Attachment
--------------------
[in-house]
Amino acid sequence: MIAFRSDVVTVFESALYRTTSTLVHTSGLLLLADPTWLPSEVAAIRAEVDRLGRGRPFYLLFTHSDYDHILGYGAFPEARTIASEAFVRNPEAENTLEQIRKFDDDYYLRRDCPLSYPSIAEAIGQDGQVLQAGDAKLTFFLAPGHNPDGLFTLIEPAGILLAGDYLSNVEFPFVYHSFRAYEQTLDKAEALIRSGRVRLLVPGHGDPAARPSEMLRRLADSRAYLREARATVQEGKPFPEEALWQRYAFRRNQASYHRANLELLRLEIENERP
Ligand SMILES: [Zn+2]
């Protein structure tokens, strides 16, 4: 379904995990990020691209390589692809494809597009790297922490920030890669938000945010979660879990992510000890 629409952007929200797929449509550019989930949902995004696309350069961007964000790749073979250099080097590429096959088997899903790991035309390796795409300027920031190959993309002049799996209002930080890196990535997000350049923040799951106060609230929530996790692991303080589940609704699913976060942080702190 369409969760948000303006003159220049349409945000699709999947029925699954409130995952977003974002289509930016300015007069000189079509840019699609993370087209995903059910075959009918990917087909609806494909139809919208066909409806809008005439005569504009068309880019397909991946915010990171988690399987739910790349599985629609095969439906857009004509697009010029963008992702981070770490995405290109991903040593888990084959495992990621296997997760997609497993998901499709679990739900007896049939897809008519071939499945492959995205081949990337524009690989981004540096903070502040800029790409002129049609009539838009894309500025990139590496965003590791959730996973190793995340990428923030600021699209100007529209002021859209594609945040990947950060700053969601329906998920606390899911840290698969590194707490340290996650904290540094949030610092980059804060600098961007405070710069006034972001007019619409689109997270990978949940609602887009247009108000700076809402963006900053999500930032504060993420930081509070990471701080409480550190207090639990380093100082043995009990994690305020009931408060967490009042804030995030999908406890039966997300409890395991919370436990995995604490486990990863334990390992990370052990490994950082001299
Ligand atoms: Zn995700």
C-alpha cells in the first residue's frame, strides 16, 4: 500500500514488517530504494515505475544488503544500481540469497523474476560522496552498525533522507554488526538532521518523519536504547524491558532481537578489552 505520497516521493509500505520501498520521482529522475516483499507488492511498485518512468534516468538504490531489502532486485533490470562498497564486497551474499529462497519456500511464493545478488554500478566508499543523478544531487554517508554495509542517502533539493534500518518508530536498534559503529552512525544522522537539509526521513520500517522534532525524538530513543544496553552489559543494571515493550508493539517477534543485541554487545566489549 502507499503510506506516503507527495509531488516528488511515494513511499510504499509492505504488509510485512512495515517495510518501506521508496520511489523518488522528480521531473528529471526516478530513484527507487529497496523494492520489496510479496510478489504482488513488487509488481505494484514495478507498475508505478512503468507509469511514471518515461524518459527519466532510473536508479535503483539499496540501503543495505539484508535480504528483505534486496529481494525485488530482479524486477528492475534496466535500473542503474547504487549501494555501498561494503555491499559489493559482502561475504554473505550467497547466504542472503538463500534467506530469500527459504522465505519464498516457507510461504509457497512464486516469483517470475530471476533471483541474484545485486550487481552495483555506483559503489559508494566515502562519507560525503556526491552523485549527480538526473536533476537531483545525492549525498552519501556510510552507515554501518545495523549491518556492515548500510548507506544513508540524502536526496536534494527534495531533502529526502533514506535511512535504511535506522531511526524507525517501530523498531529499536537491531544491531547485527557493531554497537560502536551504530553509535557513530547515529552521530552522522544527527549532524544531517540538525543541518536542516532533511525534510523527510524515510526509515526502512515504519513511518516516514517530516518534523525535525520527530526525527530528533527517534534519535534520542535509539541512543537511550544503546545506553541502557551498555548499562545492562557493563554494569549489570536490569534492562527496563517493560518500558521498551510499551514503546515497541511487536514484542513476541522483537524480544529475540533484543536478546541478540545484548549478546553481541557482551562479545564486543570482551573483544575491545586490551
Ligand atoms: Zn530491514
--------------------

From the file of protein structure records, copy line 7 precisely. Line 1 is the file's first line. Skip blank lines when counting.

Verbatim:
Ligand atoms: Zn530491514